There's no doubt that from park football all the way to pro every squad of players harbours its own unique blend of technical skills and athletic attributes. From simple and functional roles, to more free roaming positional play, football is arguably the most diverse sport in terms of the qualities required to have a well balanced and effective team. The great coaches of the game are able to teach their players to be flexible and develop their capacities to perform in a range of positions. In this article we look at our favourite playing systems for small sided football. Some are more adventurous, whilst others will give your team more solidity with roles that are clearly defined and easier for young players to follow.
Small Sided Format: 5v5 | Age Categories: Under 6, 7 and 8 | Number of Systems: 2
System: Diamond (1-2-1)
The main strength being that it provides all the vital components for effective ball retention including width, length and depth. Very easily the holding player can pull diagonally away from the goalkeeper, either into a safe space to receive the ball, or strategically opening a path to the striker and forward players. Within a few seconds the wide players are able to spring forward and join the attacker giving real attacking prowess to this system.
Defensively the diamond can be a frail and easily exploited system where the wide players lack the athletic capacity or willingness to get back and defend. When playing against a 2-2 system the player at the back can easily find himself outnumbered, vulnerable to both combination play and counter attacks.
System: The 'Cube' (2-2)
The main strengths of this system lie in the defensive pairing, and close proximity of the forward players. There is less pressure on the forward players to have to go 'box to box' in an attempt to help out in defensive as required in the diamond. It allows for more realistic passing combinations between the forwards.
Playing out from the back requires a knowledgeable coach to aid players in their understanding of the risk presented by the dispersal of the defensive pairing. With opposing strikers looking to press from more central positions, one bad pass from the goalkeeper or underhit pass across the back could result in an opponent running through on goal unopposed.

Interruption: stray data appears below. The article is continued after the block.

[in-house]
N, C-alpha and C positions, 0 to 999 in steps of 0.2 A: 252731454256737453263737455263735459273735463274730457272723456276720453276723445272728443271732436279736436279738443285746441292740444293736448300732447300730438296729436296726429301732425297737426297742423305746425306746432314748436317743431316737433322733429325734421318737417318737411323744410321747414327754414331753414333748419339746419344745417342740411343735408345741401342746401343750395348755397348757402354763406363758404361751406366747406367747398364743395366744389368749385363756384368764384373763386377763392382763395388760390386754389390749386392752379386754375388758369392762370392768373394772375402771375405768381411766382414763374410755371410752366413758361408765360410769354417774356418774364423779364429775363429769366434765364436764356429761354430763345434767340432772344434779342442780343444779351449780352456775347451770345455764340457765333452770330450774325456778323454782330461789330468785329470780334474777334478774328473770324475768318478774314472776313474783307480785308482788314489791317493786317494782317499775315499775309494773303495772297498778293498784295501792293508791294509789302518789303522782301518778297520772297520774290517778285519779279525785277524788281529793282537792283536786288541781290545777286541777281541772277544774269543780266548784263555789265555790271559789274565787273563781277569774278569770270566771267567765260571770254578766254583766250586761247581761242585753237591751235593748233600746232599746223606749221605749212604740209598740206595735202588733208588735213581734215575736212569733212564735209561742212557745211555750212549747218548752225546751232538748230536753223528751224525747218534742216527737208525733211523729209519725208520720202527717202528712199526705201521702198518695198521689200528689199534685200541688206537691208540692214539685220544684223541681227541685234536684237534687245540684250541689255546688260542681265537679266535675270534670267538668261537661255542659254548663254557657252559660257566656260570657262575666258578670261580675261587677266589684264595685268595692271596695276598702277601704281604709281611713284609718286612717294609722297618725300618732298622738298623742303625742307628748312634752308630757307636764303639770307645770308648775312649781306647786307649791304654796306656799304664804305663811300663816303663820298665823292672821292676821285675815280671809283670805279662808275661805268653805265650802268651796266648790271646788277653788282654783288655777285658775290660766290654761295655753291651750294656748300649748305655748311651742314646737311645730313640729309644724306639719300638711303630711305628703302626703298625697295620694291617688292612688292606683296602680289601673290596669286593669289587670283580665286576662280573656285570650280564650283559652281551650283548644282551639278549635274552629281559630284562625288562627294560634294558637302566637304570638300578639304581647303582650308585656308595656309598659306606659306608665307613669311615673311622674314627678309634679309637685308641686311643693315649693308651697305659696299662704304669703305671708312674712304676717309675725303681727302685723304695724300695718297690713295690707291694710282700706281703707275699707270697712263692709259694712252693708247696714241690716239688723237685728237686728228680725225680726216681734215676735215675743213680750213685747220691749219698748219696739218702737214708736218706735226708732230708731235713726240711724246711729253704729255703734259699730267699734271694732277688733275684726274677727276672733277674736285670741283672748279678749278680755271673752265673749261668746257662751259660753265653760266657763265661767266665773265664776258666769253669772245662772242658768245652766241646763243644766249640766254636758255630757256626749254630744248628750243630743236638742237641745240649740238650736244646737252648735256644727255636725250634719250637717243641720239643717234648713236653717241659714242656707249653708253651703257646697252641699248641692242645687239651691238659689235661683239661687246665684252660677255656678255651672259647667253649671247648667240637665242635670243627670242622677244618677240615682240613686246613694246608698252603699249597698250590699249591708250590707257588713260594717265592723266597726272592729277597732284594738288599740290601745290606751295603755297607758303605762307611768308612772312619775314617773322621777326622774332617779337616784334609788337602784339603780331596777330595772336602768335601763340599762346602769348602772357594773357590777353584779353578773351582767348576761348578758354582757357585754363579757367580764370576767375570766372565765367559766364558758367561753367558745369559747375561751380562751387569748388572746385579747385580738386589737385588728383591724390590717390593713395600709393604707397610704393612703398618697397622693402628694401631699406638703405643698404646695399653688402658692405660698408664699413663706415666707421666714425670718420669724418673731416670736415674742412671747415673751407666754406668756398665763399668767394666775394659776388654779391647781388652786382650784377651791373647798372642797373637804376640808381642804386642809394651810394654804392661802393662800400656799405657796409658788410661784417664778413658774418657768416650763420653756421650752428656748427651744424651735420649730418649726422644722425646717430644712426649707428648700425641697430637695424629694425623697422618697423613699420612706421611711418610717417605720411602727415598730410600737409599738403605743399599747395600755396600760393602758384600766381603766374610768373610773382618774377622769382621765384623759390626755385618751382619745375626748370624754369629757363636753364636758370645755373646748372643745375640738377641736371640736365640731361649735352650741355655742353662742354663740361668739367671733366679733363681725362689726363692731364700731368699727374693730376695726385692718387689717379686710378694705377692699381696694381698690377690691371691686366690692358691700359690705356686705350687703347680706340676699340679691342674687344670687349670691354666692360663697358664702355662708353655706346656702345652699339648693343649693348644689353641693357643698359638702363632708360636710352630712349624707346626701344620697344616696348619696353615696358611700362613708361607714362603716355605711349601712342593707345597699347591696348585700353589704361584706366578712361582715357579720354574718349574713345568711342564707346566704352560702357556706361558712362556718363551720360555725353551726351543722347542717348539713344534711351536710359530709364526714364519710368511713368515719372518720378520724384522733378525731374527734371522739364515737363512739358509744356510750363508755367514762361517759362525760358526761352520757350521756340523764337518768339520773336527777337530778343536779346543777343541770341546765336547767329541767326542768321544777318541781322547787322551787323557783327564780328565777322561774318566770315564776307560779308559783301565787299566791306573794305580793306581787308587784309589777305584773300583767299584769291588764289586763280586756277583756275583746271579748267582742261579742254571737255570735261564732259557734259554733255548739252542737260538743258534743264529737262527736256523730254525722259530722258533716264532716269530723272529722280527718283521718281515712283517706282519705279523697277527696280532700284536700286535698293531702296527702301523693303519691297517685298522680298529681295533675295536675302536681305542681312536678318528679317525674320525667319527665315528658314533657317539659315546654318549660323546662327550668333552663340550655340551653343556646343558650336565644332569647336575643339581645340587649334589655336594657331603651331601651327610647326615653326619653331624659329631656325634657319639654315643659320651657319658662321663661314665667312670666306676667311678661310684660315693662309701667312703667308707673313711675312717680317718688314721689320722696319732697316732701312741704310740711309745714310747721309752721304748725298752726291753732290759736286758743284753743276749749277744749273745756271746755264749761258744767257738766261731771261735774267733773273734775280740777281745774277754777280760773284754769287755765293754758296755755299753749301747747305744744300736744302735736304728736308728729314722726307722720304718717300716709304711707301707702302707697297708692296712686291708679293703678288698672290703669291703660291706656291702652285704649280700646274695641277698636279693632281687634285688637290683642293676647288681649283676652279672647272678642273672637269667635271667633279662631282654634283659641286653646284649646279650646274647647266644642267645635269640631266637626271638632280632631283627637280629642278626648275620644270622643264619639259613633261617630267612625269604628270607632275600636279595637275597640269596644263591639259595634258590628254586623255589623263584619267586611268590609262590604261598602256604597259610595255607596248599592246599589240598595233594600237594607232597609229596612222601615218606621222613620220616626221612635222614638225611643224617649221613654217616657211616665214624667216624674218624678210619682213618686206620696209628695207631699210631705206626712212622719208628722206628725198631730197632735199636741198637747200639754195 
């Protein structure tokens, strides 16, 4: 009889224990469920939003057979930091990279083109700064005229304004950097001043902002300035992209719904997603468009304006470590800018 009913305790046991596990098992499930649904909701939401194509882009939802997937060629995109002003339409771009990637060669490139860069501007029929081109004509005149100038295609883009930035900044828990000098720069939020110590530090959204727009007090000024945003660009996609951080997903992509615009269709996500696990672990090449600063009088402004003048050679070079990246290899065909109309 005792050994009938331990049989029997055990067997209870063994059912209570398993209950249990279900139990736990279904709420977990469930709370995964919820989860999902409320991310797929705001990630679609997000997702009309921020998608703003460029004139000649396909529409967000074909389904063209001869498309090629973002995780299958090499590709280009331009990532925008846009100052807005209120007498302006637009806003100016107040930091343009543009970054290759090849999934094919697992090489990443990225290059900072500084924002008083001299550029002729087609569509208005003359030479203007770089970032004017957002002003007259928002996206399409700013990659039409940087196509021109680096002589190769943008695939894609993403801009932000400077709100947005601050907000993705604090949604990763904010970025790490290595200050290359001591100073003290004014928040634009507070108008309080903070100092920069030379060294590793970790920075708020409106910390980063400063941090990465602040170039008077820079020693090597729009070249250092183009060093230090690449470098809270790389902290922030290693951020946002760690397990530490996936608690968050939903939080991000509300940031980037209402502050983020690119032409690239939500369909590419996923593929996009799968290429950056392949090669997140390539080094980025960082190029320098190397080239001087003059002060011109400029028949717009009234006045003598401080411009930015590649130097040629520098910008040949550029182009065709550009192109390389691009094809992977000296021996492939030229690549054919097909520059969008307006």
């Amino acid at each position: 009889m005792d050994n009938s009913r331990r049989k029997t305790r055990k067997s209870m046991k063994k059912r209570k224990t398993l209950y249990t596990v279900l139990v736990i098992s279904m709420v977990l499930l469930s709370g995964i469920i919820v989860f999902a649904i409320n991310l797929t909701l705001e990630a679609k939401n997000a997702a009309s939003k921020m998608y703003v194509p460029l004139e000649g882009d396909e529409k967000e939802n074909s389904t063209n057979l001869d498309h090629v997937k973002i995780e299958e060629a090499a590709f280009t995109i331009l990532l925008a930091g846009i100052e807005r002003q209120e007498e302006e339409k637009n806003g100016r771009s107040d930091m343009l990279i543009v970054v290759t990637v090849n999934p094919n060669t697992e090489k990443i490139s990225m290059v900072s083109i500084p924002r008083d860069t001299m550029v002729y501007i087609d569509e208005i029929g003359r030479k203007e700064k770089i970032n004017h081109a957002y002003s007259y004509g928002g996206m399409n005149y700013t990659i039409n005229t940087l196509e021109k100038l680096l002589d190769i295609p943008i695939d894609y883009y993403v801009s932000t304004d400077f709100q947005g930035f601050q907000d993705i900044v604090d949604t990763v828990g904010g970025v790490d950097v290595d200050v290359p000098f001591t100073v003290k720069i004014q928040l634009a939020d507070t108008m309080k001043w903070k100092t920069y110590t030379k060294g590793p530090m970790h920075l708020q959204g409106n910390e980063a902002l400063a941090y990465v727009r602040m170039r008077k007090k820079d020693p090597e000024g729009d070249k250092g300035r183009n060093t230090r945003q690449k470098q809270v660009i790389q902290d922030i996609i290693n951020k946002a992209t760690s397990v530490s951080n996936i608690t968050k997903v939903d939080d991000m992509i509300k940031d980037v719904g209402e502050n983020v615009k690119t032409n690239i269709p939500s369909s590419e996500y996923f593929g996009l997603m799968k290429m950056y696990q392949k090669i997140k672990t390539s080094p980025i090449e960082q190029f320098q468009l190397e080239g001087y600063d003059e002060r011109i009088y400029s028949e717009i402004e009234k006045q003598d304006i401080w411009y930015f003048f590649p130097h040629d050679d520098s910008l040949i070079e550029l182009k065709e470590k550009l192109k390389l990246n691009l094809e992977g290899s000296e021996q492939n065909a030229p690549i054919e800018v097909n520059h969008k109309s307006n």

Recommended System: BOTH! 1-2-1 in possession and a 2-2 without. Give one of the 2 wide players instructions to work in opposite to the other. If he goes forward you hang slightly back, and vice versa! He will then quickly be able to 'tuck in' and make a central defensive pair.
Small Sided Format: 7v7 | Age Categories: Under 9 and 10 | Number of Systems: 1
System: Wicked Wingers (2-3-1)
As suggested by the title of this system, it compliments teams that may have players that are; clever wingers, good at beating players 1v1, good at crossing, athletic enough to combat in midfield on their own, or an excellent back to goal striker. Wide roles are an excellent platform for young players to be able to express themselves. Should they be dispossessed, there is plenty of recovery time and no immediate risk of conceding a goal as a cost of an attempt at creativity.
Defensively the 2-3-1 can leave the lone central midfielder isolated. Pitch sizes can be up to 40 yards in width at this format giving the central player a lot of ground to cover when the team lose the ball. To mitigate for this, one of the defensive pair should be coached to step out and win tackles when appropriate, triggering the other defensive partner to drop and balance against the risk of later being outnumbered should the other not win the ball.
Small Sided Format: 9v9 | Age Categories: Under 11 and 12 | Number of Systems: 1
System: The Bridge (4-3-1)
A considerable benefit of the 4-3-1 system is the continuity it gives players graduating from a 2-3-1 system, and also the familiarity it develops for the future as playing as part of a back 4. This 'bridge' formation allows for a flexible and formidable midfield trio, that can play with freedom in possession and also gives a massive 7 players behind the ball where the midfield 3 remain narrow. The introduction of offside at this age group makes a back 4 even more relevant, and further replicates the demands of 11v11 football. simply slot two wider midfielders in at Under 13s and you have yourself a made to measure 4-5-1/4-3-3.
Offensively the 4-3-1 is highly dependent on having; a capable lone striker, midfielders that can run beyond, midfielders that can shoot from range, and full backs that have the athletic capacity to join in with attacks but get back quickly. Coach a couple of midfielders to identify well timed runs to join in with the striker and you may just find you have a young Frank Lampard on your hands!
Recommended Article: Keeping Possession